5 Lessons Learned as a New OncoPT

To my immense shock, I’ve been an OncoPT for almost 5 years.  Yea, this May marks my 5 year anniversary since graduating from PT school.

After almost 5 years of practicing, stumbling, researching, & now teaching, I’ve learned some pretty powerful lessons that I think every new OncoPT must learn to have a successful career.

While these aren’t the only lessons you’ll learn along the way, these are definitely some of the most impactful lessons a new OncoPT can learn from in their early career.

You will never have it all figured out.

Even after practicing for almost 5 years.  Even after preparing to become a board certified oncologic clinical specialist.  Even after teaching other PTs how to become a board certified oncologic clinical specialist, I still have so much to learn.  The reality is, OncoPT is always changing, & that’s a really good thing.  For so long, patients were told to rest after being diagnosed with cancer & to just be grateful they’re alive.  

Over the past few decades, we’ve seen an explosion of research & interest into oncology rehab, but we’ve still got a long way to go.  Heck, we’re still trying to figure out what parts of complete decongestive therapy are actually important & beneficial for treating lymphedema.  

Here’s what this means for us:

  • Don’t stress yourself out over staying on top of every new research article.
  • As you’re treating patients, identify 1 area you could use more information on.  Then, set aside a finite amount of time to read up on this area.
    • Suggested resources: APTA Oncology, Rehabilitation Oncology, Twitter, this podcast 😀

Have a plan B, C, maybe even D.

Things will rarely work out according to your perfect plan, especially in patient care.  There’s so many variables to consider, so many iterations of how things could pan out.  Don’t hold quite so tightly to your plan A.  

When I’m working with patients now, I have a general framework of what we need to work out once I’ve identified impairments.  It’s also critical to assess which impairments are the priority for your patient – they may not match your priorities, & that’s okay.

Here’s what this means for us:

  • Formulate a plan, but be prepared AND WILLING to adapt as you work with your patients.

Show up fully for every patient, every time.

You never know when this will be the last time you see this patient.

I think this is easier when you have a deadline.  (juxtapose pancreatic cancer w/young guy w/cancer)

Here’s what this means for us:

  • Be present.
  • Every patient, every visit, every interaction is an opportunity to show up fully.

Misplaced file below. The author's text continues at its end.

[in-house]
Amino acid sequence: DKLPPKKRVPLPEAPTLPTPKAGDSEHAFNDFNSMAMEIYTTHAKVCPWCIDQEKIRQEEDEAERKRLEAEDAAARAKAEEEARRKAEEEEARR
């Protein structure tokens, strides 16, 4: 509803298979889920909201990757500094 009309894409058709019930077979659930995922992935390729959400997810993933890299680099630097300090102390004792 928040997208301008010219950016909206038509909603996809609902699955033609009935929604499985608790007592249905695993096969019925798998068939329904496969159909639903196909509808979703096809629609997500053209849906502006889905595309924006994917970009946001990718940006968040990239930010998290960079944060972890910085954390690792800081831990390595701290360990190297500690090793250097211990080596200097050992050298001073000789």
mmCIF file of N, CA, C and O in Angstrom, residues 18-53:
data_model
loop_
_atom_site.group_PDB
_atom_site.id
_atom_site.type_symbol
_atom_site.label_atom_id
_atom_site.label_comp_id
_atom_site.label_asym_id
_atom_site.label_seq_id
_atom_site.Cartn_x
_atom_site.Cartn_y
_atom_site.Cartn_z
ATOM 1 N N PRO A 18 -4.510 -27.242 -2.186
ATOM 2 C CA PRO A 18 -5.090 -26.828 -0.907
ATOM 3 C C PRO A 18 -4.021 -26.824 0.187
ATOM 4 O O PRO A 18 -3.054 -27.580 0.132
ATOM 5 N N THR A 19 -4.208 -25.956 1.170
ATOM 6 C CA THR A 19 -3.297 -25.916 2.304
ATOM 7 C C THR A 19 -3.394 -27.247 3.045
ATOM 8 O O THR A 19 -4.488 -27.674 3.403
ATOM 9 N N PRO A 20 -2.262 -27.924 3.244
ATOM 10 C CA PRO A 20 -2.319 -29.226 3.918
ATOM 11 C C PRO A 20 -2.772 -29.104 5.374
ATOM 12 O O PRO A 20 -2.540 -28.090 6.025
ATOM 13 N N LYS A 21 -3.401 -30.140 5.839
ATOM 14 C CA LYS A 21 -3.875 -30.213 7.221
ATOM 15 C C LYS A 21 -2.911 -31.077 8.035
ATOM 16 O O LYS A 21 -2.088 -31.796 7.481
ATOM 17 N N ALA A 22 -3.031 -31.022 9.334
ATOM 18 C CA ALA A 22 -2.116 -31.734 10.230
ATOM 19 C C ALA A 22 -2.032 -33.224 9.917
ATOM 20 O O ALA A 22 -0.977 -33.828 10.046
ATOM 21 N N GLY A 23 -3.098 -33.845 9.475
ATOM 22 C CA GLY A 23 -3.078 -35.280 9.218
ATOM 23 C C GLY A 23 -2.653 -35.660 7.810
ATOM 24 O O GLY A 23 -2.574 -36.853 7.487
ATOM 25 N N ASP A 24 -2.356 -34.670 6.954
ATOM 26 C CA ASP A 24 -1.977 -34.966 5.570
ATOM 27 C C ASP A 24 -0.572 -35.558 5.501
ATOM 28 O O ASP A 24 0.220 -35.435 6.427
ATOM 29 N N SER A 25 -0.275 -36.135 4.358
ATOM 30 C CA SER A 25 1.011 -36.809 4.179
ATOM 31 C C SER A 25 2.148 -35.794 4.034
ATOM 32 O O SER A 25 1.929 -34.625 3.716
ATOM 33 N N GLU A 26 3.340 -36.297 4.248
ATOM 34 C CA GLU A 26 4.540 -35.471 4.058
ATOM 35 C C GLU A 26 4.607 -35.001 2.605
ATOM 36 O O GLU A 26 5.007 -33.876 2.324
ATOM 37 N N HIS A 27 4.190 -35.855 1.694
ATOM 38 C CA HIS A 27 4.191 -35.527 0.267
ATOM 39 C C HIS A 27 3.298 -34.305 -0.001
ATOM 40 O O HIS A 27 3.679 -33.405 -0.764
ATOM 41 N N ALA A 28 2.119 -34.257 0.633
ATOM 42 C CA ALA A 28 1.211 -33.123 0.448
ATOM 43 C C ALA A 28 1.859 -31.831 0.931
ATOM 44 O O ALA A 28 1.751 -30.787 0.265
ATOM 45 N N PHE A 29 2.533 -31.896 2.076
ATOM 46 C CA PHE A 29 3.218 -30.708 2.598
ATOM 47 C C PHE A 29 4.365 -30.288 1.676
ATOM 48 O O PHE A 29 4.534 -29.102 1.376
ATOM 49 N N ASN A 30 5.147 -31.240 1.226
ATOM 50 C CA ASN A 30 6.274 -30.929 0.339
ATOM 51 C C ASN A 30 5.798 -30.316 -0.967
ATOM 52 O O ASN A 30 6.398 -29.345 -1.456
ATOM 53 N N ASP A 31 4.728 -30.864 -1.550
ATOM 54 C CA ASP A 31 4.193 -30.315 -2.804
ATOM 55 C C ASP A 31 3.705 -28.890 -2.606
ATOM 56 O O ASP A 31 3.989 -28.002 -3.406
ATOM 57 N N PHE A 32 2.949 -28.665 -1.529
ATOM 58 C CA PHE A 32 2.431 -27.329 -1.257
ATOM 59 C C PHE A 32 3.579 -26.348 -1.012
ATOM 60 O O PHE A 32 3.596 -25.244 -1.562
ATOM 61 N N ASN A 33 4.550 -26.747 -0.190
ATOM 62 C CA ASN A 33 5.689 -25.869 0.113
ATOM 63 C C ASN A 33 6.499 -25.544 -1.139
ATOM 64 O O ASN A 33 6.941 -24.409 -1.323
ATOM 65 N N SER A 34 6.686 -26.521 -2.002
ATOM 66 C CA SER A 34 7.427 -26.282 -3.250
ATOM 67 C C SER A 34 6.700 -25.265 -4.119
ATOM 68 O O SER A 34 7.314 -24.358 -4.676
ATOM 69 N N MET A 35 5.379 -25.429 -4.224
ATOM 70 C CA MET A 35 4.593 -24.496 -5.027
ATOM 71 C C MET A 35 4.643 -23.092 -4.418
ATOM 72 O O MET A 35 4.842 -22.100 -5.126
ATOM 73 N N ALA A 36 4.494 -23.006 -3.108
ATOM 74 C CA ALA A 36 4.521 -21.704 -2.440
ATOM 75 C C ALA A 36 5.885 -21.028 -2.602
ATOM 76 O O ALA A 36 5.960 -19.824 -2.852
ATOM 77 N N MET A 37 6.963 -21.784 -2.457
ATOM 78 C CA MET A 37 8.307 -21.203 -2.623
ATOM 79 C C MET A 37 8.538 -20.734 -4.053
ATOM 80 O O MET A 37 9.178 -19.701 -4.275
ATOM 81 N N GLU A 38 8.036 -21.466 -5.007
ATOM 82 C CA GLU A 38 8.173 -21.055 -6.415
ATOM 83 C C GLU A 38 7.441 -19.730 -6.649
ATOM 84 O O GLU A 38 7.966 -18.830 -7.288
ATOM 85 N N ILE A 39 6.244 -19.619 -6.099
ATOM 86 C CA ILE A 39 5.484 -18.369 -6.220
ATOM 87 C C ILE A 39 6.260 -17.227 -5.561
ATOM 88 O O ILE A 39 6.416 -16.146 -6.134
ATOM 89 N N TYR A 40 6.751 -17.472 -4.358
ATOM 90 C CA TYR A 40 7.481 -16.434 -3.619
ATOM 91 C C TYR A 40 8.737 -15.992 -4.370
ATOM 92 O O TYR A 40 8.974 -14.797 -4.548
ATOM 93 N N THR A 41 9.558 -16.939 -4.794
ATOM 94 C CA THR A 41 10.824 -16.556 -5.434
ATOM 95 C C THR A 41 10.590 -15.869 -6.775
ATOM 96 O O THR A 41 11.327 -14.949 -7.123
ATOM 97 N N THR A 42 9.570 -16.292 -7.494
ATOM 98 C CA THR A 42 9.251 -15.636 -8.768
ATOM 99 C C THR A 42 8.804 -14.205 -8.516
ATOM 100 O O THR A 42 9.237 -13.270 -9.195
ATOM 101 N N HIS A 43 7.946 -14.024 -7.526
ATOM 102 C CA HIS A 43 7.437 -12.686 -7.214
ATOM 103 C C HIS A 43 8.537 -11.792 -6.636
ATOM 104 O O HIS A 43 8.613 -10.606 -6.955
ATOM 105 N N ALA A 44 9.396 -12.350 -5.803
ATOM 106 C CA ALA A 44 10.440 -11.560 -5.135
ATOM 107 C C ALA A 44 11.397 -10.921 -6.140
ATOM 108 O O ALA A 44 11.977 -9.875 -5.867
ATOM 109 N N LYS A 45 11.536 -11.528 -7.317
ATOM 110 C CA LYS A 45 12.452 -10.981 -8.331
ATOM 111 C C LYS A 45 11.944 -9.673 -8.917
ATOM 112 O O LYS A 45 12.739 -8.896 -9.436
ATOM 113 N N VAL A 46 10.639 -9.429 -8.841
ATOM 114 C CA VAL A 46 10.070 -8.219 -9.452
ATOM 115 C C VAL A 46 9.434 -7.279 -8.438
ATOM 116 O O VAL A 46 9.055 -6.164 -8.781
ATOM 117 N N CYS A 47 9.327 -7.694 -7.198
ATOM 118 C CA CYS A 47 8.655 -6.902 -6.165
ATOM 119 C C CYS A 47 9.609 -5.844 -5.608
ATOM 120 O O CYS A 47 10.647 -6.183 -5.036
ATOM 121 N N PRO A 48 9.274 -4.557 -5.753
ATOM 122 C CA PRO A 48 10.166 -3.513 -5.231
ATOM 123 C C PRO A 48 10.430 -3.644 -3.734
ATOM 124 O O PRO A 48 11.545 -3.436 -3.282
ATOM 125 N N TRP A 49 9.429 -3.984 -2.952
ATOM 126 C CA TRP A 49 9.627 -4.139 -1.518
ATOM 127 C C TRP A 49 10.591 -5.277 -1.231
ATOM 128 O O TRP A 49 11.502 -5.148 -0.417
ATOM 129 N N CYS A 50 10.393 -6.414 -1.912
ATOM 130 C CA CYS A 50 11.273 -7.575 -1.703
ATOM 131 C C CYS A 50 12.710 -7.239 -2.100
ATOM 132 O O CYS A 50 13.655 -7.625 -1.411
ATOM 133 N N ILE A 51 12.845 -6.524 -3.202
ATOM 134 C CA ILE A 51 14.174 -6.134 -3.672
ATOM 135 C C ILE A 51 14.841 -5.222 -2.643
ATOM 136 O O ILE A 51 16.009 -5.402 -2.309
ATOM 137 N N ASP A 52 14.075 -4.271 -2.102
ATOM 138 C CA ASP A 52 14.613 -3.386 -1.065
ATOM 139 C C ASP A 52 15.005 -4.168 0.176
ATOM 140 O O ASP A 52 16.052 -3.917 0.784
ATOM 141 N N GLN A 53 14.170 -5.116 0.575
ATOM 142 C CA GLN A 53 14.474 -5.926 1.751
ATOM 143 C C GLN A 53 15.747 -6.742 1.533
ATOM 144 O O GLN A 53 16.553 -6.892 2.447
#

Don’t compromise on quality care.

Even though we still have a lot to learn about oncology rehab, there’s absolutely one thing I know for a fact: cramming multiple patients into one session at a time is NOT quality care.  

Oncology patients are incredibly medically dynamic.  Firstly, cancer treatments can cause significant fluctuations in physiological responses to interventions.  Next, cancer itself can affect a person’s physiological functioning.  

And don’t forget about oncologic emergencies.  Oncologic emergencies can potentially affect any one of your patients.

Now while you probably know this & are VERY aware of it, PTs face tremendous pressure to maximize their productivity, which usually means double, triple, or even quadruple booking.

At that point, patients aren’t even getting care for their impairments.  Not just good care, care at all.  

And that doesn’t just reflect poorly on you, your team, or the company.  It reflects poorly on cancer rehab AS A WHOLE.

Here’s what this means for us:

  • Stand up for yourself & your patients.
  • Do not back down when you’re asked/told to compromise your care quality for the sake of dollars.

Find your tribe.

Finding a community to support you is important, especially as a new OncoPT.  Having a community provides a sense of belonging and connection, as well as a source of encouragement and motivation. Having fellow PTs to share your experiences and challenges with can help you feel less isolated and more supported in your journey.

A community can also provide practical assistance, such as help with problem-solving or reaching goals. Additionally, being part of a community can expose you to new perspectives and ideas, and provide opportunities for personal growth and learning. In short, a community can be a valuable resource for both personal and professional development.

Here’s what this means for us:

The first few years of being an OncoPT are challenging & full of growth opportunities.  Sometimes, we get so wrapped up in the hustle & bustle of just trying to survive, we forget some of the critical lessons we learn along the way.

Don’t forget to reflect on all you’ve accomplished so far.

Until next time, this is Elise with TheOncoPT.  And remember you are exactly the physical therapist that your patients with cancer need. So let’s get to work.

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